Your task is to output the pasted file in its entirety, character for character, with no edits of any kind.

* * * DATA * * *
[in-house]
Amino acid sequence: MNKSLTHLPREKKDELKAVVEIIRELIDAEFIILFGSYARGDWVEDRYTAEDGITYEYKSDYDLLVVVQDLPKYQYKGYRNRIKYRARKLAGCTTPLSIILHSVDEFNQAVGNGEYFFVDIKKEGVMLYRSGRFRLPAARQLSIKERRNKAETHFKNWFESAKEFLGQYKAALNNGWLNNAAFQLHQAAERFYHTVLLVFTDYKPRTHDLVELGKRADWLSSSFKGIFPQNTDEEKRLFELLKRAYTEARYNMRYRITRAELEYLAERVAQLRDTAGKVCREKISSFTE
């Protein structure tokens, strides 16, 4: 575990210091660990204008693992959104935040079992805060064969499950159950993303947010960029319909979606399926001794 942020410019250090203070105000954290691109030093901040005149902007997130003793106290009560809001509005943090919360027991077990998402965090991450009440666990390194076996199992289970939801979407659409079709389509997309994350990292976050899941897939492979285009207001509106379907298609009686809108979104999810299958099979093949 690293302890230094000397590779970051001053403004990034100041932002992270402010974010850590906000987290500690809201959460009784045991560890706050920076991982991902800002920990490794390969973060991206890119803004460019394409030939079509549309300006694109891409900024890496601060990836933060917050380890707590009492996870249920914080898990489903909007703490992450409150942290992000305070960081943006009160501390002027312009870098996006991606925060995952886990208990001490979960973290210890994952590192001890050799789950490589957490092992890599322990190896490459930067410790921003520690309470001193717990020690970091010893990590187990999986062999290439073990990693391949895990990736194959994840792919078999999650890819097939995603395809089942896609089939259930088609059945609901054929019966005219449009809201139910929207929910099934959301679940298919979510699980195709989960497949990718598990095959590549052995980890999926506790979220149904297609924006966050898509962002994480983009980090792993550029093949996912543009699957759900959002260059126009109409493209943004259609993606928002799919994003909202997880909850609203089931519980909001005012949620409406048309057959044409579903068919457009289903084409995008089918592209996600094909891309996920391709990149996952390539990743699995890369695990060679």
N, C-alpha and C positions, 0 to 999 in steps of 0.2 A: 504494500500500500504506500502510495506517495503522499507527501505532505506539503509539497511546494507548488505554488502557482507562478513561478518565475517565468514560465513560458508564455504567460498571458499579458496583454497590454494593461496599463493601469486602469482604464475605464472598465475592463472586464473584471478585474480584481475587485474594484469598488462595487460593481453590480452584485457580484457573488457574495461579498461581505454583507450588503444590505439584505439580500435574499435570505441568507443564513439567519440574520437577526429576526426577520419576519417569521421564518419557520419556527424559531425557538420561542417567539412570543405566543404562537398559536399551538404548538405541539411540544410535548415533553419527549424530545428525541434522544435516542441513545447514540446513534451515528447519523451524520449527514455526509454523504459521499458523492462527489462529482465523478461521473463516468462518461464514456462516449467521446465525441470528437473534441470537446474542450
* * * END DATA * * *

[in-house]
Amino acid sequence: MNKSLTHLPREKKDELKAVVEIIRELIDAEFIILFGSYARGDWVEDRYTAEDGITYEYKSDYDLLVVVQDLPKYQYKGYRNRIKYRARKLAGCTTPLSIILHSVDEFNQAVGNGEYFFVDIKKEGVMLYRSGRFRLPAARQLSIKERRNKAETHFKNWFESAKEFLGQYKAALNNGWLNNAAFQLHQAAERFYHTVLLVFTDYKPRTHDLVELGKRADWLSSSFKGIFPQNTDEEKRLFELLKRAYTEARYNMRYRITRAELEYLAERVAQLRDTAGKVCREKISSFTE
């Protein structure tokens, strides 16, 4: 575990210091660990204008693992959104935040079992805060064969499950159950993303947010960029319909979606399926001794 942020410019250090203070105000954290691109030093901040005149902007997130003793106290009560809001509005943090919360027991077990998402965090991450009440666990390194076996199992289970939801979407659409079709389509997309994350990292976050899941897939492979285009207001509106379907298609009686809108979104999810299958099979093949 690293302890230094000397590779970051001053403004990034100041932002992270402010974010850590906000987290500690809201959460009784045991560890706050920076991982991902800002920990490794390969973060991206890119803004460019394409030939079509549309300006694109891409900024890496601060990836933060917050380890707590009492996870249920914080898990489903909007703490992450409150942290992000305070960081943006009160501390002027312009870098996006991606925060995952886990208990001490979960973290210890994952590192001890050799789950490589957490092992890599322990190896490459930067410790921003520690309470001193717990020690970091010893990590187990999986062999290439073990990693391949895990990736194959994840792919078999999650890819097939995603395809089942896609089939259930088609059945609901054929019966005219449009809201139910929207929910099934959301679940298919979510699980195709989960497949990718598990095959590549052995980890999926506790979220149904297609924006966050898509962002994480983009980090792993550029093949996912543009699957759900959002260059126009109409493209943004259609993606928002799919994003909202997880909850609203089931519980909001005012949620409406048309057959044409579903068919457009289903084409995008089918592209996600094909891309996920391709990149996952390539990743699995890369695990060679």
N, C-alpha and C positions, 0 to 999 in steps of 0.2 A: 504494500500500500504506500502510495506517495503522499507527501505532505506539503509539497511546494507548488505554488502557482507562478513561478518565475517565468514560465513560458508564455504567460498571458499579458496583454497590454494593461496599463493601469486602469482604464475605464472598465475592463472586464473584471478585474480584481475587485474594484469598488462595487460593481453590480452584485457580484457573488457574495461579498461581505454583507450588503444590505439584505439580500435574499435570505441568507443564513439567519440574520437577526429576526426577520419576519417569521421564518419557520419556527424559531425557538420561542417567539412570543405566543404562537398559536399551538404548538405541539411540544410535548415533553419527549424530545428525541434522544435516542441513545447514540446513534451515528447519523451524520449527514455526509454523504459521499458523492462527489462529482465523478461521473463516468462518461464514456462516449467521446465525441470528437473534441470537446474542450